On a recent Friday afternoon, nearly 20 artists gathered in a microbiology lab to listen as graduate students presented their work. After hearing descriptions of “cheating microbes” and “murderous bacteria,” it was the artists’ turn to do some science. They put on white coats, blue latex gloves, and examined petri dishes with such titles as “dirt” and “Emy’s mouth.”
The artists were visiting the lab as part of a collaboration between Corvallis Arts Center, Spring Creek Project, OSU’s Department of Microbiology, and SPARK—the university’s year-long celebration of art/science connections. Known as Microbiomes: To See the Unseen, this effort will result in an art and writing exhibition at the Corvallis Arts Center.
Several artists at the workshop grew up with connections to science while others simply hold a deep belief in the ultimate human purpose of science.
Take Kim Campbell for instance. Campbell, a photographer from Portland who was using white microbes to paint on a petri dish, said she spent time as a child in the lab with her scientist father.
“I went in the opposite direction, but I am always interested in seeing things you can’t see with the naked eye,” she said.
Similarly, workshop leader Dr. Jerri Bartholomew, head of OSU’s Microbiology Department, has long been a proponent of making connections between art and science. She reminded the group that historically, Victorian scientists also had to be accomplished artists, and she noted that both art and science share an interest in process.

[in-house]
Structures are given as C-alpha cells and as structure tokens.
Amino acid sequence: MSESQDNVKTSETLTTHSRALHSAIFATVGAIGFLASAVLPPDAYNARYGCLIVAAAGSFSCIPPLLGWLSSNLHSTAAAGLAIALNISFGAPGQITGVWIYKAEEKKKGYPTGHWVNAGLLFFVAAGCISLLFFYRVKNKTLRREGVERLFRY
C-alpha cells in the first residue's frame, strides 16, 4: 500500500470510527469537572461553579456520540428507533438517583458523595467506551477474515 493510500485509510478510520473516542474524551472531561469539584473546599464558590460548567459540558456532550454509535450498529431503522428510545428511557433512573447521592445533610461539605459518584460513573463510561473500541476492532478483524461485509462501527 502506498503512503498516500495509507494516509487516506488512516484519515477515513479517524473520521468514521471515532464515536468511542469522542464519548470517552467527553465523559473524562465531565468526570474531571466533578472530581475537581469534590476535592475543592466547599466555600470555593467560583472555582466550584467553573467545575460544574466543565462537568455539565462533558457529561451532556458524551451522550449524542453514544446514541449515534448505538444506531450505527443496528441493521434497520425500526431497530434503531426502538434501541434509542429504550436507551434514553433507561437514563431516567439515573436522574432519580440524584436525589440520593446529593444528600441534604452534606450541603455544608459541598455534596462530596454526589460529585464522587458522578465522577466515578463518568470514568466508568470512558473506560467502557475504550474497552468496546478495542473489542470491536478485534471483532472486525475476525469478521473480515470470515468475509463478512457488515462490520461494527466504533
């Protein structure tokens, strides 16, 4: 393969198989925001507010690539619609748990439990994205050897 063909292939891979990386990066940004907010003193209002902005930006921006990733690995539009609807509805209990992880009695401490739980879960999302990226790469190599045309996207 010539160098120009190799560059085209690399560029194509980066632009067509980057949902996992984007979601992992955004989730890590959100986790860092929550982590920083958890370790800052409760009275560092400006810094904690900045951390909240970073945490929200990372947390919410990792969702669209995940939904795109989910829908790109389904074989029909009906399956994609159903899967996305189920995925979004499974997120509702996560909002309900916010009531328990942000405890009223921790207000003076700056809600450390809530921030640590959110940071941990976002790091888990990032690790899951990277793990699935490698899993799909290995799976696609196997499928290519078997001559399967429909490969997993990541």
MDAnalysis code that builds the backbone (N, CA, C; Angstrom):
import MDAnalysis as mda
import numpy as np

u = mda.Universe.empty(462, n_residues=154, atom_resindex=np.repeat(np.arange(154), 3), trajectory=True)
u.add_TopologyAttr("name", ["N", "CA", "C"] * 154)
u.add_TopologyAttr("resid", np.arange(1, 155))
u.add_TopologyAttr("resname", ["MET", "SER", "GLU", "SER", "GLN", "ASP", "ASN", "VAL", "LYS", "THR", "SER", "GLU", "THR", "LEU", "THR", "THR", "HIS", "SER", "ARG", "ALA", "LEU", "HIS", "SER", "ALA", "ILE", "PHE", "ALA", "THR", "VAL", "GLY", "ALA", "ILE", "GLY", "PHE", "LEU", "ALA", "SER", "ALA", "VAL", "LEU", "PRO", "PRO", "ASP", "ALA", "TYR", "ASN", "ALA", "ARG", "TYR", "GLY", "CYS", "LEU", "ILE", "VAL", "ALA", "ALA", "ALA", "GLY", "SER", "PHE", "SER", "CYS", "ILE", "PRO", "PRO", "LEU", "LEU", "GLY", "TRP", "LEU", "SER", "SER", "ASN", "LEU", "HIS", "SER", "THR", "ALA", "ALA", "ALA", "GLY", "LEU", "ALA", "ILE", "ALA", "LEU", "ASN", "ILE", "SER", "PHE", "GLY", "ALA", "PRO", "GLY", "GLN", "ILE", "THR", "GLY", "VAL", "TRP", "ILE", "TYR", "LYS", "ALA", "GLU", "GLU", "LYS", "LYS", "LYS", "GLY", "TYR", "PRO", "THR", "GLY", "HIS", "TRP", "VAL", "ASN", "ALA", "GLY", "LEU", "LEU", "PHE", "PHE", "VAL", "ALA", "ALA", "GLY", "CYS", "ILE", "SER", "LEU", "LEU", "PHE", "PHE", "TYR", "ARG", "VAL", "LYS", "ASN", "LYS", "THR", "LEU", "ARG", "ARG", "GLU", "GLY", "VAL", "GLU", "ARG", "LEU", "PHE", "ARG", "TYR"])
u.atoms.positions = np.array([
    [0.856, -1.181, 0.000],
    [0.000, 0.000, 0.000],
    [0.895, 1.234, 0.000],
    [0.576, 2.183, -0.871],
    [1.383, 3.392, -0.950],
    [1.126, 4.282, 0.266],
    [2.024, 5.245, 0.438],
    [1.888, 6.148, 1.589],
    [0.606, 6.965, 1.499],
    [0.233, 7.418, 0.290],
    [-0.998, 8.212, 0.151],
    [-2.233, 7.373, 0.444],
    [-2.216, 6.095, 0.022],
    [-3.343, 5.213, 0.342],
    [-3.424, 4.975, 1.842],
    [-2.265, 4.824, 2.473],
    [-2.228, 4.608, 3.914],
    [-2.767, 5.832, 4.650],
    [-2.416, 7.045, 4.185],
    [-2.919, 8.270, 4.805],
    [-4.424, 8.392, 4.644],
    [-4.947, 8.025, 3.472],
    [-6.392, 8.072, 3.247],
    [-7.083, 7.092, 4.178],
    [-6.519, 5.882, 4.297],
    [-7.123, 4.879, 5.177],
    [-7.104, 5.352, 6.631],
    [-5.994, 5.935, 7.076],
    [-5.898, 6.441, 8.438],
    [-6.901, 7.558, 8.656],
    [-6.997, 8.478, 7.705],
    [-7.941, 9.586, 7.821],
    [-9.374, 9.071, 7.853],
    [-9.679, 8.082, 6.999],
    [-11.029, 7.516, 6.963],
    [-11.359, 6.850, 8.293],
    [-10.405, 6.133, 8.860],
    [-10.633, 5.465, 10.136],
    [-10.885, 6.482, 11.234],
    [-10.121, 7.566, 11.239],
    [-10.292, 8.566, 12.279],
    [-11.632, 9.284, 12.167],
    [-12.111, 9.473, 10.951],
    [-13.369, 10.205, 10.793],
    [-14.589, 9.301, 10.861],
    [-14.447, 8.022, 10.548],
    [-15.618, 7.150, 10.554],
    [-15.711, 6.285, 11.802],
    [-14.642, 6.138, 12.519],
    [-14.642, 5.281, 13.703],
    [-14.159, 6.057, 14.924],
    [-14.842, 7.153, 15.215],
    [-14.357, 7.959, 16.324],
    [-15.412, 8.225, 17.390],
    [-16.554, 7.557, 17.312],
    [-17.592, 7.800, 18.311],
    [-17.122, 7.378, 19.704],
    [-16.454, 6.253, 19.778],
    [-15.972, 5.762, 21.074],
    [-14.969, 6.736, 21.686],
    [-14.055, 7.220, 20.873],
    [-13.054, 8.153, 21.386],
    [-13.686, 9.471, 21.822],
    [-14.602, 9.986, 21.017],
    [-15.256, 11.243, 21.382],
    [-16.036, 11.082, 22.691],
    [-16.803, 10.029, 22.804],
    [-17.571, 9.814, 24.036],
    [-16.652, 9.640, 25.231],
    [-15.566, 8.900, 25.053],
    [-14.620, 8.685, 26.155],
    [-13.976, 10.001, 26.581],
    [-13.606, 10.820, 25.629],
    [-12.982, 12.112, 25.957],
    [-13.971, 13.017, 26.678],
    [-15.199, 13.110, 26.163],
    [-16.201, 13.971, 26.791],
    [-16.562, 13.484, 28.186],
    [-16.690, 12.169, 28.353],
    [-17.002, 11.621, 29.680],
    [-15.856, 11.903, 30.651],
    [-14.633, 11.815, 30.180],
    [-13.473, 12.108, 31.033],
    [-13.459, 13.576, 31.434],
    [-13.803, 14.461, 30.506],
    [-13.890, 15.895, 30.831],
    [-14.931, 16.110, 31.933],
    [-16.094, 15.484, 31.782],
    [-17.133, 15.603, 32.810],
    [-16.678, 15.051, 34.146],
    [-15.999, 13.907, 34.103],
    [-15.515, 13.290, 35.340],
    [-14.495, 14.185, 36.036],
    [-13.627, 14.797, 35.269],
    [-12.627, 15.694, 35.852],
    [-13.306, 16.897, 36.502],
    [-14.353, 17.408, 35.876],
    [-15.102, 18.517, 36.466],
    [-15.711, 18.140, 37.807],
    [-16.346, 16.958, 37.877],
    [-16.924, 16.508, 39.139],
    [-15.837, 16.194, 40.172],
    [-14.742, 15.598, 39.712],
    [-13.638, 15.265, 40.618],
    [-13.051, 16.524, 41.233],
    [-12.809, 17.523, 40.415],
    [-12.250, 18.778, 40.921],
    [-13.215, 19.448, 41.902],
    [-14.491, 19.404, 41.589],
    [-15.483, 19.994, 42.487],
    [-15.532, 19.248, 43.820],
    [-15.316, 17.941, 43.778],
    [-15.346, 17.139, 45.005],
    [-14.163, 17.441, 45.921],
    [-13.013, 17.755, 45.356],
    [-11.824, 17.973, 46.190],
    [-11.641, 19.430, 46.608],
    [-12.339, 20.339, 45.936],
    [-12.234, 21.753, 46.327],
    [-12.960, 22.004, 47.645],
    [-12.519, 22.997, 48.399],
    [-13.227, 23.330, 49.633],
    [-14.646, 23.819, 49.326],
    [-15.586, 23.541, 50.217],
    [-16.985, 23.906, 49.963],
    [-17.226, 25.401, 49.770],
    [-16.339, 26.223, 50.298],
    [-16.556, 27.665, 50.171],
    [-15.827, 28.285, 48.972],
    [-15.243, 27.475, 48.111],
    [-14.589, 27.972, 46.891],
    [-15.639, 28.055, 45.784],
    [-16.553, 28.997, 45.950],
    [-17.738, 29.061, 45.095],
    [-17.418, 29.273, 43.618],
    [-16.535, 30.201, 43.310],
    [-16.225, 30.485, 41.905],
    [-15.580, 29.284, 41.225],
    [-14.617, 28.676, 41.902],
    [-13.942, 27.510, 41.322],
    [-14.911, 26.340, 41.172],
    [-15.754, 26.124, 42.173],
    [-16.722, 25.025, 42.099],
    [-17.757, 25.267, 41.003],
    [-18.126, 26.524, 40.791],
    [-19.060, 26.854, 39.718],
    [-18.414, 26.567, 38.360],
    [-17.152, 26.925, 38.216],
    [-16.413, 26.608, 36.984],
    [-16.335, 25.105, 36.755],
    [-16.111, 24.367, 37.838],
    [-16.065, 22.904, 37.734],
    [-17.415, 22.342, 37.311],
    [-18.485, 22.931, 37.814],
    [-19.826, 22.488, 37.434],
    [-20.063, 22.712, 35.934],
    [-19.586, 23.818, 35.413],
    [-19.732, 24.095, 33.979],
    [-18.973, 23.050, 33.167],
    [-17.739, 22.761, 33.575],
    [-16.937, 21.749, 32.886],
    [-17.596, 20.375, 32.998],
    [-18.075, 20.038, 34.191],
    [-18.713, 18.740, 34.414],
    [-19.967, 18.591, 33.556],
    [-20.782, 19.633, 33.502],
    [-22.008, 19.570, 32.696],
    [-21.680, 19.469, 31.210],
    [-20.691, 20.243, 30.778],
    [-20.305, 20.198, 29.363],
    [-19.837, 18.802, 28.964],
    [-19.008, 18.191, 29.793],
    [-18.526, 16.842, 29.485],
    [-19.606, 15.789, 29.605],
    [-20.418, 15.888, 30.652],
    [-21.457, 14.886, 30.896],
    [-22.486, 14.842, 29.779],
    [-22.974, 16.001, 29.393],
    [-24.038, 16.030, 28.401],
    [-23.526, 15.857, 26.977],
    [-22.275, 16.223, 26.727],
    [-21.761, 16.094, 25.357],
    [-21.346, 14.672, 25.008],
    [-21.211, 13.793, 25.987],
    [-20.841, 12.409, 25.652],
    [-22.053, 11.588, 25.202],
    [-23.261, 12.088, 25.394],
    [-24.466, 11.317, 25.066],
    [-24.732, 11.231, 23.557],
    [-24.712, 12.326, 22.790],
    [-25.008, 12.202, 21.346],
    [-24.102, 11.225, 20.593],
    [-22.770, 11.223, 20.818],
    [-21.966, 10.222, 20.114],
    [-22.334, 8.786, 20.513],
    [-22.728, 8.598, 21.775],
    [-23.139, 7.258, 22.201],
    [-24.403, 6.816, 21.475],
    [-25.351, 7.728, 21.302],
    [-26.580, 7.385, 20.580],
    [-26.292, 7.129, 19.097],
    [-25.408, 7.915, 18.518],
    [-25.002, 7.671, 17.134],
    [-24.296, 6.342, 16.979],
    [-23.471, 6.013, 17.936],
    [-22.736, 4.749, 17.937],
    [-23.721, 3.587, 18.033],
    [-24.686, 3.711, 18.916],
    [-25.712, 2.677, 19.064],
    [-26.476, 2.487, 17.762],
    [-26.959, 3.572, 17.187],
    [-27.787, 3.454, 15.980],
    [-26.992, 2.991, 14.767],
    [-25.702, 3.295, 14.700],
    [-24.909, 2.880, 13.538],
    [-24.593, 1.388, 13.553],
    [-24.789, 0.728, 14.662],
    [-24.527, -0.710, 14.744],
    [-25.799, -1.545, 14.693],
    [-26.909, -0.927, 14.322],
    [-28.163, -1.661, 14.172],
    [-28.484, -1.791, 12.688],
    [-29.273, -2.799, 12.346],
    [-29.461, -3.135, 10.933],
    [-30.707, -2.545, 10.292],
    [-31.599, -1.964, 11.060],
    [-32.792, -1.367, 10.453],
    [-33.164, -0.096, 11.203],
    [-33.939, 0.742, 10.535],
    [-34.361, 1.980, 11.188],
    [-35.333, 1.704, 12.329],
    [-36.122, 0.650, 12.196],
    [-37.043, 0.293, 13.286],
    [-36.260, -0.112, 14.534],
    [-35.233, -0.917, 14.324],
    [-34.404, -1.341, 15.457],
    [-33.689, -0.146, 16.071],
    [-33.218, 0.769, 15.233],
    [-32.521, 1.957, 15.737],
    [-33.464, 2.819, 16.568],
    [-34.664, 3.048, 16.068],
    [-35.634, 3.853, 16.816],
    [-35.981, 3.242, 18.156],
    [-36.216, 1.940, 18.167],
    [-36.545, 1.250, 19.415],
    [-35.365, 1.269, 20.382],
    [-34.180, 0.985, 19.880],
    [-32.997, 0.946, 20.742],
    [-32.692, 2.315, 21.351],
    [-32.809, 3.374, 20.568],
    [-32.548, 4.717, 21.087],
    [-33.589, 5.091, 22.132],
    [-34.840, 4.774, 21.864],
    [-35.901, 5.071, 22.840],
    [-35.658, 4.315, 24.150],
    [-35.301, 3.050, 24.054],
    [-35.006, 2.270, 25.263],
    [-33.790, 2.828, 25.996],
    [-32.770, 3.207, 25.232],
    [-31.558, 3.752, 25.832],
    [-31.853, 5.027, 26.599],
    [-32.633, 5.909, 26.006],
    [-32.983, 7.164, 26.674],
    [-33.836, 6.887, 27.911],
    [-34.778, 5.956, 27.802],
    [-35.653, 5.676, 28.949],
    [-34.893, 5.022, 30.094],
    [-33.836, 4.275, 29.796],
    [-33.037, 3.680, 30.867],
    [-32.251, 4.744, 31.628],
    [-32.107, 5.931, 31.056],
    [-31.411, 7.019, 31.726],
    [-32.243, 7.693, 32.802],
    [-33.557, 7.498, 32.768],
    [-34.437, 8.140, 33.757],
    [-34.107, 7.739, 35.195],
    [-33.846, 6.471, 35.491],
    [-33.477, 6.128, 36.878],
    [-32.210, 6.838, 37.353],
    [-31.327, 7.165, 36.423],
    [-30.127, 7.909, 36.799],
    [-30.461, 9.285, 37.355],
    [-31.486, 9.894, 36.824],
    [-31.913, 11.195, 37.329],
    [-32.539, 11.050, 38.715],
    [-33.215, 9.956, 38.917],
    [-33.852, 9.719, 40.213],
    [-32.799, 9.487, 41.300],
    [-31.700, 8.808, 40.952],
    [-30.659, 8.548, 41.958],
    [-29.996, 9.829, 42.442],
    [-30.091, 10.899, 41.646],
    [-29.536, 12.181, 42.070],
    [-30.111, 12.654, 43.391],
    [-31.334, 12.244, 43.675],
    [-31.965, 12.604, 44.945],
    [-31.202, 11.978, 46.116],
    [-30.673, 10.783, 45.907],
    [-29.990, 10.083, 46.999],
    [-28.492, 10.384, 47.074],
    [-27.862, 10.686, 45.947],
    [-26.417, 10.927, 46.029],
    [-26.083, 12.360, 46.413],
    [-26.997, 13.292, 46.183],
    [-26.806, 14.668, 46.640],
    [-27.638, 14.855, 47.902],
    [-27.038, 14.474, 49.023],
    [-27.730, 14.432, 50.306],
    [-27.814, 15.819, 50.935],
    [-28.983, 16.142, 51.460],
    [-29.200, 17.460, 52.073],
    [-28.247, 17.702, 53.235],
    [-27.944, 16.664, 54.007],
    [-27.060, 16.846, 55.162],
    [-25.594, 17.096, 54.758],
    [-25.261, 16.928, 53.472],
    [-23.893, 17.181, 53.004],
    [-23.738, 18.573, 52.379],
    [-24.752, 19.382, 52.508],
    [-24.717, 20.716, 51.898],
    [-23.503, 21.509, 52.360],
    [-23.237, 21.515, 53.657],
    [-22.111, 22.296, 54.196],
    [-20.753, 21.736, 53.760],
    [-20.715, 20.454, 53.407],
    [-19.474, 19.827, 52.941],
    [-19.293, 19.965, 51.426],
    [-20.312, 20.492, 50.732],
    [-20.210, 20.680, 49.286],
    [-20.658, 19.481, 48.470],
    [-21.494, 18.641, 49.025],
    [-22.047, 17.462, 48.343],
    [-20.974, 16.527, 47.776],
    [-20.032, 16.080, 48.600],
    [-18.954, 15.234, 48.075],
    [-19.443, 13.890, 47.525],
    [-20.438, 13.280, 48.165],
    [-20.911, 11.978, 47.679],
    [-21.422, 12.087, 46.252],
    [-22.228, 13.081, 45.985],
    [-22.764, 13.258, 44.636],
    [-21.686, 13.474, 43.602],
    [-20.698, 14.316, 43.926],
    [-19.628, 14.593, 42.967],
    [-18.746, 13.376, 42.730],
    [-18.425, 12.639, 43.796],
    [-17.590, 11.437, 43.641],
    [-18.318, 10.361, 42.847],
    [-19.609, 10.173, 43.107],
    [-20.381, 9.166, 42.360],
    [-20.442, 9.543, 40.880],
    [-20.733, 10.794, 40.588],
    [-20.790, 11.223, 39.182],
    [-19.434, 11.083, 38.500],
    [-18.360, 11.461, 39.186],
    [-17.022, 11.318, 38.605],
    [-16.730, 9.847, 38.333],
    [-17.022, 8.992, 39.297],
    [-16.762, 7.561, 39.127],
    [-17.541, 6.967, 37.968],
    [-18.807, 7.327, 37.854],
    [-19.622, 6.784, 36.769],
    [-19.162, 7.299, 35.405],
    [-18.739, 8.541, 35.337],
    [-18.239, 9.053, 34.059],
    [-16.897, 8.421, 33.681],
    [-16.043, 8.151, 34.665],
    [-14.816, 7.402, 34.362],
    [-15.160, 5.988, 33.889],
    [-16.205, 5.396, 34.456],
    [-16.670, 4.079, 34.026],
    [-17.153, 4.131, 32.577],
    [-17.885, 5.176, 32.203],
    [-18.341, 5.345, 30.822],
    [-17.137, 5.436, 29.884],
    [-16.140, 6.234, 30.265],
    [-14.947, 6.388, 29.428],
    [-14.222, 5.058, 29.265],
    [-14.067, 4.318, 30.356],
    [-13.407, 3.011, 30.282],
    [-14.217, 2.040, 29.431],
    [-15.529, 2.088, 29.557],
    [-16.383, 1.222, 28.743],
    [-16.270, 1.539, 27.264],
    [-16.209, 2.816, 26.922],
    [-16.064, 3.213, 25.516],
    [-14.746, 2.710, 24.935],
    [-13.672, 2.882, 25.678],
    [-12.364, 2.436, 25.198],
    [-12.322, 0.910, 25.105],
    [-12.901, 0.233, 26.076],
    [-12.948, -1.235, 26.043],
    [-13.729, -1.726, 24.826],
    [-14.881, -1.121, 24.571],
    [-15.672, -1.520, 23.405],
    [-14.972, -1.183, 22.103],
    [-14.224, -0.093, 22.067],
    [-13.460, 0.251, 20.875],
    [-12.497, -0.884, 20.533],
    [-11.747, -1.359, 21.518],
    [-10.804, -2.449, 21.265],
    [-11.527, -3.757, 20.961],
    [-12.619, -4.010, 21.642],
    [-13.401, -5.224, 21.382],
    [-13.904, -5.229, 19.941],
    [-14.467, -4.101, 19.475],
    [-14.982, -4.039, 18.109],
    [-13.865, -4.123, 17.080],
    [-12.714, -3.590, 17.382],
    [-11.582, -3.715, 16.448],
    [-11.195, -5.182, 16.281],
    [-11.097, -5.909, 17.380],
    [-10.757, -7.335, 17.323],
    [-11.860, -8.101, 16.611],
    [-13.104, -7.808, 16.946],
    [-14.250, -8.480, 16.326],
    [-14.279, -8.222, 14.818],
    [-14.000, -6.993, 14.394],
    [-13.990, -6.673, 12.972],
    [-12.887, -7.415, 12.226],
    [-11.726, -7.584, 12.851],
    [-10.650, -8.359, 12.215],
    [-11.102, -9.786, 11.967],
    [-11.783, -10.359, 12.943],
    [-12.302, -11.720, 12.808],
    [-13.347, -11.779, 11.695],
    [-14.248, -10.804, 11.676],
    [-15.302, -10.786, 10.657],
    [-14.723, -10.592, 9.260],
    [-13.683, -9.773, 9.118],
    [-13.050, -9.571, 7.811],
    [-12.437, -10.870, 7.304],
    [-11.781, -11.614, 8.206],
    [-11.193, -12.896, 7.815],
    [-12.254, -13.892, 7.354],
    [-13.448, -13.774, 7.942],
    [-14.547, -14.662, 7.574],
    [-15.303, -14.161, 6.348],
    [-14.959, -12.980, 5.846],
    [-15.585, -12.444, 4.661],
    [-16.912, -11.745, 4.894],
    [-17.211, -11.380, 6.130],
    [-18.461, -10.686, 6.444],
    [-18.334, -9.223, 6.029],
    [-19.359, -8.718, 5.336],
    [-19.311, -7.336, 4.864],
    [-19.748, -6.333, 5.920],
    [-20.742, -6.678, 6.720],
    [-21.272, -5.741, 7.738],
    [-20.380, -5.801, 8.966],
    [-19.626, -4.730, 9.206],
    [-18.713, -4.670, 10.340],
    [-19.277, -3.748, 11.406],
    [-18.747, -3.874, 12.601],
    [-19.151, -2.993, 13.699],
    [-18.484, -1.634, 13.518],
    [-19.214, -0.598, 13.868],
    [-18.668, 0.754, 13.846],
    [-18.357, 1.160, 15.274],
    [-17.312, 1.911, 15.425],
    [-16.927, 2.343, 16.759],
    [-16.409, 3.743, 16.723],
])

As both an expert of salmon disease and an artist of glass who keeps books of bio-inspired art in her office, Bartholomew attests that “with glass, every piece is an experiment. It’s the same way in science. You have to write down what you’re doing—record it and learn from it.”
Bartholomew said that when she was in grad school, students were expected to focus exclusively on science and that anything else was seen as a waste of time. Now, she sees science as placing greater value on outreach.
“Your end goal as a Ph.D. student is to produce three publications, and there’s a one-in-a-million chance of those reaching the general public,” Bartholomew said. “Very few people in your field will even read your papers. If you want your research to be relevant, you have to find a way to expand your audience.”
Bartholomew explained that speaking to a lay audience at events like the artist workshop is good practice for her students. In fact, “students need that challenge” because they must translate a language that can otherwise feel inaccessible, she believes.
The good news is that if you are an artist or writer, the Microbiomes show is accepting wonderful works through Thursday, Dec. 1. If you love art, science, or both, this event is right up your alley. If on top of that you love to educate and be educated, then Christmas is coming early this year.
Well… the bad news is that the exhibition is not scheduled until April and May 2017.
Submission details for visual artists are online at the Corvallis Arts Center website, www.theartcenter.net, and for writers through The Spring Creek project, www.blogs.oregonstate.edu/
By Maggie Anderson